With oil hovering around $100 per barrel, and natural gas still below $5 per thousand cubic feet, or mcf, it's hard to love natural gas. However, that might be just the place to look for a bargain. As investors, we should always be on the lookout for what might go up in the future, not necessarily what has already gone up.

There are a few ways to benefit from a future increase in natural gas. For starters, you might buy high-cost producers such as Oasis Petroleum (NYSE: OAS) or Petroleum Development (Nasdaq: PETD). If natural gas spikes upward, these companies will gain the most, allowing investors to benefit from operating leverage in the way of high fixed costs.

The problem with the high-cost strategy is that these companies may go bust if natural gas prices stay low for long enough. After all, exploration and production companies need to constantly sell the oil and gas they pull out of the ground. At low prices, high-cost producers are paying more to pull the stuff out of the ground than they can receive by selling it.

Enter the low-cost end of the spectrum -- the safer alternative. Despite persistently low natural gas prices, low-cost producers have stayed solidly profitable. One of the leaders in the low-cost category is Ultra Petroleum (NYSE: UPL). In 2010, Ultra averaged all-in costs of $2.68 per mcf, which compares favorably to the mean of $5.62 per mcf. We've established that Ultra has low costs, but just how cheap is it?

Let's compare its operating cash flow to that of its peers:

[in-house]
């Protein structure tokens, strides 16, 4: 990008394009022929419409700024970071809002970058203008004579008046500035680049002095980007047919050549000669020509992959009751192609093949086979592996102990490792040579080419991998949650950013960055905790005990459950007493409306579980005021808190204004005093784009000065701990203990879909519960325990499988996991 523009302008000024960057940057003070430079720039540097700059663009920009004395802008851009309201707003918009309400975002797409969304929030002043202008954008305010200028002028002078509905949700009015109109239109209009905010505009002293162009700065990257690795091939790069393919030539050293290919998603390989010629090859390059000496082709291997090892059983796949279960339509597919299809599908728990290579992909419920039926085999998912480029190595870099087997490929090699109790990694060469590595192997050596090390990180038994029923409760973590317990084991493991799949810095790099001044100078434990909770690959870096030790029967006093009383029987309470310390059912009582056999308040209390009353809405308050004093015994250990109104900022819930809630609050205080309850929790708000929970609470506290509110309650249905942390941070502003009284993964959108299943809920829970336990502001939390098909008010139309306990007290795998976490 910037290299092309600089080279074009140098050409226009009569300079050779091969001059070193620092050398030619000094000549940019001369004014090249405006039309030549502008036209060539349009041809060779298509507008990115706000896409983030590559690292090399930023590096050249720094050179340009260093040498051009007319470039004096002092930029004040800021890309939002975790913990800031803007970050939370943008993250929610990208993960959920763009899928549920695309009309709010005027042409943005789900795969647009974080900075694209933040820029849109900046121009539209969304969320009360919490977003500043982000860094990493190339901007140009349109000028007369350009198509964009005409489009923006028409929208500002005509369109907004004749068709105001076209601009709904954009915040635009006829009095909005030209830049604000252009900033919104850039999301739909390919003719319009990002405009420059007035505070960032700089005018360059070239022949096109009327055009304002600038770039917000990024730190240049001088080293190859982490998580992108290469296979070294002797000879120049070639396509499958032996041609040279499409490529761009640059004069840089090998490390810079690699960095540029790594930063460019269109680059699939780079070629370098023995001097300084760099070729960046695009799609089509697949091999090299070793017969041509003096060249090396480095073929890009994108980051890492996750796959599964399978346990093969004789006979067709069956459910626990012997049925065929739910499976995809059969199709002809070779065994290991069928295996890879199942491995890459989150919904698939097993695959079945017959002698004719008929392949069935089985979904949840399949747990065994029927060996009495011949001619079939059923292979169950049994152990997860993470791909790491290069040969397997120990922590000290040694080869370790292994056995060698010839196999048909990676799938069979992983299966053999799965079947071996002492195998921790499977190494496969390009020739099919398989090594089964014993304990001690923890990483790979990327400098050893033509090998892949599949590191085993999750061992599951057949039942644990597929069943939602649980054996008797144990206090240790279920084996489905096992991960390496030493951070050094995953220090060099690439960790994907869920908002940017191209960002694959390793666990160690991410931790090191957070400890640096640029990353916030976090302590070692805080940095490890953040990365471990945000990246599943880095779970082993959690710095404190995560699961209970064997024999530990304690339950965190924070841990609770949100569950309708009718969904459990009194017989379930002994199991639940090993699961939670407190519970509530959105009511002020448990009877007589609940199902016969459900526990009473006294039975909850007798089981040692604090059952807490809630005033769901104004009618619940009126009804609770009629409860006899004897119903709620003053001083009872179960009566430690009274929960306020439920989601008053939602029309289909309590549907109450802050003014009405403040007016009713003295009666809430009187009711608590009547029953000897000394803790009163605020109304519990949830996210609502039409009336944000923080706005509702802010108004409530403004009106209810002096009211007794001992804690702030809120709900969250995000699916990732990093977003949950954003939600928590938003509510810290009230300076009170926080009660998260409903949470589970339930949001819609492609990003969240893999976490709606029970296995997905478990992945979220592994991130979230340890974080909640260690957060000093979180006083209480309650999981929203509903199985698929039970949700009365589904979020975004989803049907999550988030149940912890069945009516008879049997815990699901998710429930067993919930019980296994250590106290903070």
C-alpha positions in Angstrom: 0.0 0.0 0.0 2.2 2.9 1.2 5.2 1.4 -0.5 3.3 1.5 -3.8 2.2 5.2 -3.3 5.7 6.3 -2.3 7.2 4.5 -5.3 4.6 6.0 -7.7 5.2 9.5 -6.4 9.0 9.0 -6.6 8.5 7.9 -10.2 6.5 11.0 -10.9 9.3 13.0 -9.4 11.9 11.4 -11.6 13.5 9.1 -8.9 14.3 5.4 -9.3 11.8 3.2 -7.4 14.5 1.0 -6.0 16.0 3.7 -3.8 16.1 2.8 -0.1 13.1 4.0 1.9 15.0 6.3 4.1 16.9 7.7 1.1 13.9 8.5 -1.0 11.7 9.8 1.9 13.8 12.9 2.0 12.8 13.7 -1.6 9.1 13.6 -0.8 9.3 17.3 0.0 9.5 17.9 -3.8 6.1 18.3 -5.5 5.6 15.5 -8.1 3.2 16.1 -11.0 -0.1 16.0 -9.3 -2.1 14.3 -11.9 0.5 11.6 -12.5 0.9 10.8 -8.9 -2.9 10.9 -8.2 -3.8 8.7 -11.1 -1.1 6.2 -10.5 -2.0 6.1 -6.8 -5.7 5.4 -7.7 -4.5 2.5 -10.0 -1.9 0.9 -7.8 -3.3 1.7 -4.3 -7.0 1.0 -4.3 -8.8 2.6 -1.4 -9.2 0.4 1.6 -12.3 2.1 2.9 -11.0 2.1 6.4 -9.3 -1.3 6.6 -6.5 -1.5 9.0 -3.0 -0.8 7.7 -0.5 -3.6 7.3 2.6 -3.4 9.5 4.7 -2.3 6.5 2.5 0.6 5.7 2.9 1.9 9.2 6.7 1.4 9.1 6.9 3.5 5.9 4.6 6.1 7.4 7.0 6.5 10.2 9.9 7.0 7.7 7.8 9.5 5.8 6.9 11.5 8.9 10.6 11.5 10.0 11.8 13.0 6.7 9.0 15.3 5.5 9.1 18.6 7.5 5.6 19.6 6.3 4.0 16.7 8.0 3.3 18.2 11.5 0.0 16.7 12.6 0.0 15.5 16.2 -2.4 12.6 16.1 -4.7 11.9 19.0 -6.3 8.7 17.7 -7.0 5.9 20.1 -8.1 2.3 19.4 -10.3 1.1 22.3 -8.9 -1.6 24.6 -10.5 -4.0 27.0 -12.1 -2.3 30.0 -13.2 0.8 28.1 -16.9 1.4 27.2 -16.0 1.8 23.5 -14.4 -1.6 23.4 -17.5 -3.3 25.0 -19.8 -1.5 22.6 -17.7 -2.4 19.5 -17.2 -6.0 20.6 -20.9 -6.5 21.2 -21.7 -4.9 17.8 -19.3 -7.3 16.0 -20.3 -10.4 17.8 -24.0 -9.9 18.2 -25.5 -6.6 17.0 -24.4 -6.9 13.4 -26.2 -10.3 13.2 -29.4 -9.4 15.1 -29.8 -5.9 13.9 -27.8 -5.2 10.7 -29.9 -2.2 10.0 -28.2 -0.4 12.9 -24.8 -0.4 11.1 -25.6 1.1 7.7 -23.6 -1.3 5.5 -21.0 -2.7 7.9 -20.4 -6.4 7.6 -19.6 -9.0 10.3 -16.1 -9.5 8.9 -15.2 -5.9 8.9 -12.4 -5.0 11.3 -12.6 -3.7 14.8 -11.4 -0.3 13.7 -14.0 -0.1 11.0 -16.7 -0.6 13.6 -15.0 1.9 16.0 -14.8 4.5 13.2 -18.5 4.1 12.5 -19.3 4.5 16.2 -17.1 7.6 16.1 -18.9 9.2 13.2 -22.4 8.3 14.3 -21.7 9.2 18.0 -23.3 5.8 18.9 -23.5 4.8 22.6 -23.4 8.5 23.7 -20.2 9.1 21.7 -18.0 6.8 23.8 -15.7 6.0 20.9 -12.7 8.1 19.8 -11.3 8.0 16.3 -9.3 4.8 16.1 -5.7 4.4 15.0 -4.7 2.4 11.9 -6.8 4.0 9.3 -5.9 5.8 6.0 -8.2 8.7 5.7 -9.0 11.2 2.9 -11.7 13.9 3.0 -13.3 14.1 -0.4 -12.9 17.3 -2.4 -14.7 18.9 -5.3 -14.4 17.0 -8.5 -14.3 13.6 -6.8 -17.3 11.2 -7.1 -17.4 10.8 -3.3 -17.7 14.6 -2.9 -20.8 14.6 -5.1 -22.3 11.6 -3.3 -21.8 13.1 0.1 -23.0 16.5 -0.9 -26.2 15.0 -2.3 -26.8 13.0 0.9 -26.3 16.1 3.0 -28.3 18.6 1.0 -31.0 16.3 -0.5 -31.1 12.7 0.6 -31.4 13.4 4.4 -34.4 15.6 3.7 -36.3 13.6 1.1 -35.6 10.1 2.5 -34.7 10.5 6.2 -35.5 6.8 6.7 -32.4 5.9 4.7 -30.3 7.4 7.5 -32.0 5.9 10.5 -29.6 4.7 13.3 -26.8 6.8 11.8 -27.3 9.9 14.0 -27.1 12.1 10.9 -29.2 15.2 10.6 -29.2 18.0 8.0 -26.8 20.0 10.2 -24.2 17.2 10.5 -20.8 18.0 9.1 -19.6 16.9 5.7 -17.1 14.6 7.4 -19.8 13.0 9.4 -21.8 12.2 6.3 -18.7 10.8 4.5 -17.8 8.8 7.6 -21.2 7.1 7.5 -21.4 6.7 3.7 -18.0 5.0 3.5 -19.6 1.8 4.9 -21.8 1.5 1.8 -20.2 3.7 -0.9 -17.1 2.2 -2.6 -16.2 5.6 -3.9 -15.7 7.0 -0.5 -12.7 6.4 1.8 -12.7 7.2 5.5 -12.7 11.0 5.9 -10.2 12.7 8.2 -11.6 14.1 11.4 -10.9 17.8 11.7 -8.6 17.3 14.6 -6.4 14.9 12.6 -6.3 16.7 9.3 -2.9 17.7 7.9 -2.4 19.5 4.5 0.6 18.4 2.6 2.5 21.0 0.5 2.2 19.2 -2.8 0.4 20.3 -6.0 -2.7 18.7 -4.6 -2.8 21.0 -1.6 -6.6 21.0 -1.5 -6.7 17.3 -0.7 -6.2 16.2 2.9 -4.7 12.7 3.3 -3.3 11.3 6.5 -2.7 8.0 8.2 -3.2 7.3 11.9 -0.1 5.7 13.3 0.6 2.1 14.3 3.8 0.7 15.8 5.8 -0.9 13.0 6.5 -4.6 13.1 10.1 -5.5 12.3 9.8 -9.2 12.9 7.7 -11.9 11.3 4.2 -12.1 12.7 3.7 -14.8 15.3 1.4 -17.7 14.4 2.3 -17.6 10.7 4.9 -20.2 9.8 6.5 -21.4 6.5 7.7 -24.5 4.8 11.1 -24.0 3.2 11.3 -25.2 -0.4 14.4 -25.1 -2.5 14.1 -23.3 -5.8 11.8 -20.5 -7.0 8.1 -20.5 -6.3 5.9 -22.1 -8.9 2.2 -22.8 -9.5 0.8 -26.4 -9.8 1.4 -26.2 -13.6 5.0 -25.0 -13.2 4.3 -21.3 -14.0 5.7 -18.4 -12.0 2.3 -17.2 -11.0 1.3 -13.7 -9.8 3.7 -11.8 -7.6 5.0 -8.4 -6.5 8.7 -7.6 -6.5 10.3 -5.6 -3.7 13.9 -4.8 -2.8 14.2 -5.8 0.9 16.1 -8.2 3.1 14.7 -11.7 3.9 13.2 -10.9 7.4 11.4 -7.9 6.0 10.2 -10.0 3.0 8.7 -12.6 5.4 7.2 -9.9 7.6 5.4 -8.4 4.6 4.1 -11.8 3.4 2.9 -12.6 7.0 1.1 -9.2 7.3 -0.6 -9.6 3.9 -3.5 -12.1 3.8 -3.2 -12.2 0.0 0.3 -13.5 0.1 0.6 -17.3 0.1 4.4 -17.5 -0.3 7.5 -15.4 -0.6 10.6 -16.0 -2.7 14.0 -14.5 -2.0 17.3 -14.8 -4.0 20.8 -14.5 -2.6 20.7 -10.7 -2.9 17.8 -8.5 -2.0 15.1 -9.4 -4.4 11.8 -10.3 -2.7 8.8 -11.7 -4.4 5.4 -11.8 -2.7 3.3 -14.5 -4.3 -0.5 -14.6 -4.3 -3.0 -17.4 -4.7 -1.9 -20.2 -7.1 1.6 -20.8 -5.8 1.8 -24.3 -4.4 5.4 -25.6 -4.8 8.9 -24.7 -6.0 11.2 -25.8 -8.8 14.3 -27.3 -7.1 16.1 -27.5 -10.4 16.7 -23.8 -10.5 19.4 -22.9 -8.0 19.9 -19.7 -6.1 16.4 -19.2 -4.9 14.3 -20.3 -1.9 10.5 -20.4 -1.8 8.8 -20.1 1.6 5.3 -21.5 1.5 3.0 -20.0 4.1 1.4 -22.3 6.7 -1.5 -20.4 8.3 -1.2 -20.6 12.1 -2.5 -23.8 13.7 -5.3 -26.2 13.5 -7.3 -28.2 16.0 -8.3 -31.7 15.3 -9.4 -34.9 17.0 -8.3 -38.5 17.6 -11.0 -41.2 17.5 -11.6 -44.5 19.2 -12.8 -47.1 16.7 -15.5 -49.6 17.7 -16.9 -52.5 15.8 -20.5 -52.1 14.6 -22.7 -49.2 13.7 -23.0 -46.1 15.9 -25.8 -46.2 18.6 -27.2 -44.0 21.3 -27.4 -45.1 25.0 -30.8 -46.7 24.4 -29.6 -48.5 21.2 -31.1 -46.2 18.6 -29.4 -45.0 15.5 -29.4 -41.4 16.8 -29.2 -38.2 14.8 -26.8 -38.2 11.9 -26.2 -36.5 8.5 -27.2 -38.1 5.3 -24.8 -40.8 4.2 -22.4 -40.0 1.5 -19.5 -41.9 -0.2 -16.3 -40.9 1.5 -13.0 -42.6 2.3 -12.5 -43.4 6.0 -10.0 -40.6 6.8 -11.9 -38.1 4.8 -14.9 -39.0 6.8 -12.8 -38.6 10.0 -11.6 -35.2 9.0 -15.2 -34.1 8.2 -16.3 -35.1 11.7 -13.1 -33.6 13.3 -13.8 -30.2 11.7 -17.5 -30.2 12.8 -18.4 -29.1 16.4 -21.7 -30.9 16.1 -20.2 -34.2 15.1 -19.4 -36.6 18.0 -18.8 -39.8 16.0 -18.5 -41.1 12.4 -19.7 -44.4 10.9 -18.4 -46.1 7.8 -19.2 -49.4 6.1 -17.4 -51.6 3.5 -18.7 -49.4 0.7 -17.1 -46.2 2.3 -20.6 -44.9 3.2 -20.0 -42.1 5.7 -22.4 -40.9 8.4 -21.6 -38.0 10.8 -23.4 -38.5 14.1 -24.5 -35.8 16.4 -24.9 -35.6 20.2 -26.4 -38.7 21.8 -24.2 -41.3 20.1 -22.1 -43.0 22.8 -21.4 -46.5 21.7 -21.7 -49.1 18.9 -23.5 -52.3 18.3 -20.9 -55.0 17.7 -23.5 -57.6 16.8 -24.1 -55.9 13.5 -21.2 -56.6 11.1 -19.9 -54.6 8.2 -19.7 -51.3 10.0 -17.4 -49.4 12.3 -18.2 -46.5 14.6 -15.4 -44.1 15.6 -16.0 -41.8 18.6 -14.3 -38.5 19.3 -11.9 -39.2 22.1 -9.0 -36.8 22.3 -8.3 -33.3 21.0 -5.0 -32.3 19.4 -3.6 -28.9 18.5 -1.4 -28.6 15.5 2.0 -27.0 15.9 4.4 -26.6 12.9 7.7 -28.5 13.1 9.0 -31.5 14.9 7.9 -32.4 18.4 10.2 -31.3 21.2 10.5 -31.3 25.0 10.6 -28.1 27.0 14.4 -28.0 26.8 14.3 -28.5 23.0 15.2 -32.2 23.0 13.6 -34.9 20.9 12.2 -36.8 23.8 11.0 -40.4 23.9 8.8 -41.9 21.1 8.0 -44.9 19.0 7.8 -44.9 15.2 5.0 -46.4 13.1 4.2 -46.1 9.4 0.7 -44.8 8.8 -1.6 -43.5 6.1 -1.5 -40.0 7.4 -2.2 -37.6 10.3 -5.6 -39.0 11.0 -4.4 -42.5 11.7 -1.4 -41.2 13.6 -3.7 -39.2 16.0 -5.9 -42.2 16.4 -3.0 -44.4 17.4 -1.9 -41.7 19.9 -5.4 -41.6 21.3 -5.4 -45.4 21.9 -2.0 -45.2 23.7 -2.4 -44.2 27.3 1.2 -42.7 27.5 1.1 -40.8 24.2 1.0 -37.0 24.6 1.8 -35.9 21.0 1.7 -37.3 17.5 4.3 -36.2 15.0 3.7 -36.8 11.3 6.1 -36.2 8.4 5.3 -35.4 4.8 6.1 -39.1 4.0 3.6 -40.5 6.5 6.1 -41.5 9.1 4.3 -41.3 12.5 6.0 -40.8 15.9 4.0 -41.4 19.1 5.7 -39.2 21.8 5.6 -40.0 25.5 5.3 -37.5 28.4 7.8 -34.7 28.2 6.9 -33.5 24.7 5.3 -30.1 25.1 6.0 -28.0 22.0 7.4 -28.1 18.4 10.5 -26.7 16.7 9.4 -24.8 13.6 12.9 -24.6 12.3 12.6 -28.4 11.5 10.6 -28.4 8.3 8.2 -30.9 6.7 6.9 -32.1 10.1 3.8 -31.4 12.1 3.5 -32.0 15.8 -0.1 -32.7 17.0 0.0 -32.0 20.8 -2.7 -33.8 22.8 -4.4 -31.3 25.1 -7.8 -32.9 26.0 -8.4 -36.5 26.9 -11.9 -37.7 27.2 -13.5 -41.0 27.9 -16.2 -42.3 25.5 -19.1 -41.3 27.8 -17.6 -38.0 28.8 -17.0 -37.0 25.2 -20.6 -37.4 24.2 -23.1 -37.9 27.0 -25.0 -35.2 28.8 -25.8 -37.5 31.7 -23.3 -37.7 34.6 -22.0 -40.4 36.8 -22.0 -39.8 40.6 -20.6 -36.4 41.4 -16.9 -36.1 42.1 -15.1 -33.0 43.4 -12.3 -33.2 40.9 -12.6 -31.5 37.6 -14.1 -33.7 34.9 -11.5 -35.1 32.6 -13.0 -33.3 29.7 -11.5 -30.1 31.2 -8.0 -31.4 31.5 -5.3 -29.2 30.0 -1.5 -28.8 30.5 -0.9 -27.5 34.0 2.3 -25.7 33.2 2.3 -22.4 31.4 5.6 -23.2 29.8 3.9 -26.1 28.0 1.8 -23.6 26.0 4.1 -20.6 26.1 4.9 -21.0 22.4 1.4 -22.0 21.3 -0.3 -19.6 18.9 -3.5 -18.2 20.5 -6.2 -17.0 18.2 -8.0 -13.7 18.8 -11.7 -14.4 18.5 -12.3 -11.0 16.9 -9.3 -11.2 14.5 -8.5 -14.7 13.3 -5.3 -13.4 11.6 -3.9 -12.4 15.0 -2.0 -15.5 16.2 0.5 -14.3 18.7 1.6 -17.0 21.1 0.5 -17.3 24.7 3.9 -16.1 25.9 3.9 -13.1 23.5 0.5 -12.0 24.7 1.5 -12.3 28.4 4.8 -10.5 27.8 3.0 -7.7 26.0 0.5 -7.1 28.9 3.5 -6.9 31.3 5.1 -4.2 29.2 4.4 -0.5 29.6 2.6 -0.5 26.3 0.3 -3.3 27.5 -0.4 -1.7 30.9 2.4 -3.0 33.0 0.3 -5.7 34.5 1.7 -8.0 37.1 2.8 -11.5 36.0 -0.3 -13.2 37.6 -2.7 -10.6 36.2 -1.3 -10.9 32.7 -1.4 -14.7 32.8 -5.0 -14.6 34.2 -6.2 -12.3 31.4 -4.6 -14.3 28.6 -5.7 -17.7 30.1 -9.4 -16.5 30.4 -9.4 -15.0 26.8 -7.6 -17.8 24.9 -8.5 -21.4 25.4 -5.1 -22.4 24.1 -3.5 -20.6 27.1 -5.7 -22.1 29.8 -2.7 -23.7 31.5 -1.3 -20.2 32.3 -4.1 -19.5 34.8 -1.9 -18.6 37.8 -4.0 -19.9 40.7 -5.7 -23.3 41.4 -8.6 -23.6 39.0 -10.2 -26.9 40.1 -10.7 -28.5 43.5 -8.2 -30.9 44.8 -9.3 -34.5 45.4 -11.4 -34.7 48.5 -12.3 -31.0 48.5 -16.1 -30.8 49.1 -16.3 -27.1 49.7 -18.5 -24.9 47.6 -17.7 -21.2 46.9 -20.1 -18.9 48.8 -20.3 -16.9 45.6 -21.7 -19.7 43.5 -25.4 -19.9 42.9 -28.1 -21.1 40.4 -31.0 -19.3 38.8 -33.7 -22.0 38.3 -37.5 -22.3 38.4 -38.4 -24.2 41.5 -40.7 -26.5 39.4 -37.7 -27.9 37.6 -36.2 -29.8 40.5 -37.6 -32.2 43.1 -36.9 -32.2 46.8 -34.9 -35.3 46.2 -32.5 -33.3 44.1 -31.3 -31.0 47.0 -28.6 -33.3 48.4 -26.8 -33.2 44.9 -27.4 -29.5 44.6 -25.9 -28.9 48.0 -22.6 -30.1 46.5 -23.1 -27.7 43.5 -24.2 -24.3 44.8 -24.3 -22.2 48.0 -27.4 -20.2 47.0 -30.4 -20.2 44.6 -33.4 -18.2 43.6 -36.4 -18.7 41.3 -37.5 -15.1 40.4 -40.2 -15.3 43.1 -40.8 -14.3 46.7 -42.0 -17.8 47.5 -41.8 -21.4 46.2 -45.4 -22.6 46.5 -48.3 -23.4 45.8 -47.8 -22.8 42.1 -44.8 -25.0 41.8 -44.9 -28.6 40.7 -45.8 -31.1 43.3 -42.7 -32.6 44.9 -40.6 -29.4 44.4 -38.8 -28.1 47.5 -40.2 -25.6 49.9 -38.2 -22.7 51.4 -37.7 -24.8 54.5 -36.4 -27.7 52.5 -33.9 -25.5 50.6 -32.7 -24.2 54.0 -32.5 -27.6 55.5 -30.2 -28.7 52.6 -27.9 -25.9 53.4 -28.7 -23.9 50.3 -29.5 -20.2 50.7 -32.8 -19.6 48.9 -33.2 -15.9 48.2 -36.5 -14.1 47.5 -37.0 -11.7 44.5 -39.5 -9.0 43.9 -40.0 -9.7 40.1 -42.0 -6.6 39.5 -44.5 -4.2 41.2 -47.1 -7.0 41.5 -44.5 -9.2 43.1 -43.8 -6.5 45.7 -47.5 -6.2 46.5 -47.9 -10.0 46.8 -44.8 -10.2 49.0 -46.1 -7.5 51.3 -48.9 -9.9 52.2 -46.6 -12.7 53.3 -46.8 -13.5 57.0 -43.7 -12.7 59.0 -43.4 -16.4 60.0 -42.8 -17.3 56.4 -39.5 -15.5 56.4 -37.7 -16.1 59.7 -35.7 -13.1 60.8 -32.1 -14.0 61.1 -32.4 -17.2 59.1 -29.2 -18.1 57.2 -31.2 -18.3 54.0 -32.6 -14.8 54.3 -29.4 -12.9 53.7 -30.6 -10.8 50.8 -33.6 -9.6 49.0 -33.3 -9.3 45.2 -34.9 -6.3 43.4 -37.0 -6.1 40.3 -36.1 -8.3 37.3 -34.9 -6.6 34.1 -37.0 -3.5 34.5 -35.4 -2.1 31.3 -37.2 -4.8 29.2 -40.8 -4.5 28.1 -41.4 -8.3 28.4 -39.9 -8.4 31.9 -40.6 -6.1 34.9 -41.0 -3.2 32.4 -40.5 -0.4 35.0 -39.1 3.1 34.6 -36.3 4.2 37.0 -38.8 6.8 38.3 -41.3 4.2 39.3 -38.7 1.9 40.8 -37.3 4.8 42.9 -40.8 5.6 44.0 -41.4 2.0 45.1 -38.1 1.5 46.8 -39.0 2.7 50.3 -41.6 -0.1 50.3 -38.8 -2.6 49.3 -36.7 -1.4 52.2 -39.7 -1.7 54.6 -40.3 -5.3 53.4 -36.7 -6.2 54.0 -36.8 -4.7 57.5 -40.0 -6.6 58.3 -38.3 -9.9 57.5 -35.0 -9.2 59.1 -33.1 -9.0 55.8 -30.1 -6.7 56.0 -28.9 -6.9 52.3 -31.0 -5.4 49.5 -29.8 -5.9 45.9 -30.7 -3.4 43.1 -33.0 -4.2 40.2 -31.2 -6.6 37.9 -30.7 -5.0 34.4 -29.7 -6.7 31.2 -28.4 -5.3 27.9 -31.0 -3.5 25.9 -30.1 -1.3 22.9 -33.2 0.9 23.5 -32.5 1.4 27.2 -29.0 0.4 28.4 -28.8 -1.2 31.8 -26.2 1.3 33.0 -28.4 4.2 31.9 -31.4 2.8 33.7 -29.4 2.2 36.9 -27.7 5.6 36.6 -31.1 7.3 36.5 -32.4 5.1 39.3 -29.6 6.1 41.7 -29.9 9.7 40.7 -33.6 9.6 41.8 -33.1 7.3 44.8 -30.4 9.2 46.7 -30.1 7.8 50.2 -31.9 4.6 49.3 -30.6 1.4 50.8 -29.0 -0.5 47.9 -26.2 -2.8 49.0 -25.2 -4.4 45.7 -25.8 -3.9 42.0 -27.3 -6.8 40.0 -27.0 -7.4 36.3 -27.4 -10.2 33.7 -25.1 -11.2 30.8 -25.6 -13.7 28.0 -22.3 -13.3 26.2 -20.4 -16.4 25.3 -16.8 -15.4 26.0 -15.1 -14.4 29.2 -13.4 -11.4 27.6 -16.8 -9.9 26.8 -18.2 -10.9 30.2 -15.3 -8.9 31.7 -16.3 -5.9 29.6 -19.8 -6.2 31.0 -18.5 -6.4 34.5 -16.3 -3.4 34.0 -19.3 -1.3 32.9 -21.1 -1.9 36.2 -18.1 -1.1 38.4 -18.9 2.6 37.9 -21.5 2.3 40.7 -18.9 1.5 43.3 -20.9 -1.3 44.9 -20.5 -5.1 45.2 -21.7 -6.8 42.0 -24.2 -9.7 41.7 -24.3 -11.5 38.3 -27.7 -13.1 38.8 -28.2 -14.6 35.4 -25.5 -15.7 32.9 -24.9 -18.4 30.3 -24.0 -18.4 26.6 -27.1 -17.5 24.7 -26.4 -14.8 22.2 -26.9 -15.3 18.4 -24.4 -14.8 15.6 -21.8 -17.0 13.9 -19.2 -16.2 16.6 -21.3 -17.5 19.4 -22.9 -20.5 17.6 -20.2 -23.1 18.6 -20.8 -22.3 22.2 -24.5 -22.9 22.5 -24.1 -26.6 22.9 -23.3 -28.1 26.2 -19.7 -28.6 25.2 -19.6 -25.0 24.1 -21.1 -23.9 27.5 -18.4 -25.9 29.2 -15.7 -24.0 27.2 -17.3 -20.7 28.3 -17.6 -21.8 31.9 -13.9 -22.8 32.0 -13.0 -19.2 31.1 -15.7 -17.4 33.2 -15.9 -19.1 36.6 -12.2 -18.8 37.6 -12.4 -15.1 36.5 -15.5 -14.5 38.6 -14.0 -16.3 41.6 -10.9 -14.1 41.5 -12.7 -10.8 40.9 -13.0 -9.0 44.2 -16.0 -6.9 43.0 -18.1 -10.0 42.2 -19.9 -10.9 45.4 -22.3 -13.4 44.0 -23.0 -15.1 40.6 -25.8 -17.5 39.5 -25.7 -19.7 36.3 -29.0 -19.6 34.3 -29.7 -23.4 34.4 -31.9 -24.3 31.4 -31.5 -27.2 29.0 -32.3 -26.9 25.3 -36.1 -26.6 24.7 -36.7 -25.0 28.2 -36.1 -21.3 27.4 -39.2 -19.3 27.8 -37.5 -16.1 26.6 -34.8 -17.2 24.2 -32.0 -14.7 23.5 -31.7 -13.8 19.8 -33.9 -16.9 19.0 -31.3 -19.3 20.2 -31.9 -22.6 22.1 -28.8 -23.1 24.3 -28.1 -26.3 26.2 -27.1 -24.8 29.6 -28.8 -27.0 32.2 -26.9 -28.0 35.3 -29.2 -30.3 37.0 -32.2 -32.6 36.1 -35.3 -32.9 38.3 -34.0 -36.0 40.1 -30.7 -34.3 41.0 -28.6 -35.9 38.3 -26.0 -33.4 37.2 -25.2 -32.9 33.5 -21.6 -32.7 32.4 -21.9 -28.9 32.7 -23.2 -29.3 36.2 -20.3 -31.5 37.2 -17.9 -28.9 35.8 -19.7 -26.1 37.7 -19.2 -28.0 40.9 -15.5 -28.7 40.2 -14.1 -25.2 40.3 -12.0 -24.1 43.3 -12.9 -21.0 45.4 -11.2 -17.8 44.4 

Company

Trailing Cash Flow From Operations*

Market Cap on July 22, 2011*

Market Cap / CFFO

Ultra Petroleum (NYSE: UPL) $841 $7,240 8.6
Chesapeake Energy (NYSE: CHK) $4,675 $21,824 4.7
Southwestern Energy (NYSE: SWN) $1,621 $17,047 10.5
Encana Corporation (NYSE: ECA) $3,841 $21,294 5.5

Source: Capital IQ, a division of Standard & Poor's.
* In millions.

Looking at the above table, one would probably not consider Ultra the best value. However, that would be selling this company short. A look at its operating history is necessary in order to properly judge this company.

Over the last five years, Ultra has increased its proved reserves at 17% annualized and its production at 24% annualized. Coupled with its extremely low all-in costs, this company possesses a winning combination. While many other companies have to adapt and react to the constantly changing business of oil and gas exploration and production, Ultra can simply keep doing what it's done over the last five years.

With over 10,000 drilling locations staked out, Ultra already has plenty of land to develop. Over the next three years, management expects to further increase production growth by 50%. Based on Ultra's performance over the past five years, that seems like a high-probability bet.

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Paul Chi owns shares of Chesapeake Energy. The Motley Fool owns shares of Ultra Petroleum. Motley Fool newsletter services have recommended buying shares of Chesapeake Energy. Try any of our Foolish newsletter services free for 30 days. We Fools may not all hold the same opinions, but we all believe that considering a diverse range of insights makes us better investors. The Motley Fool has a disclosure policy.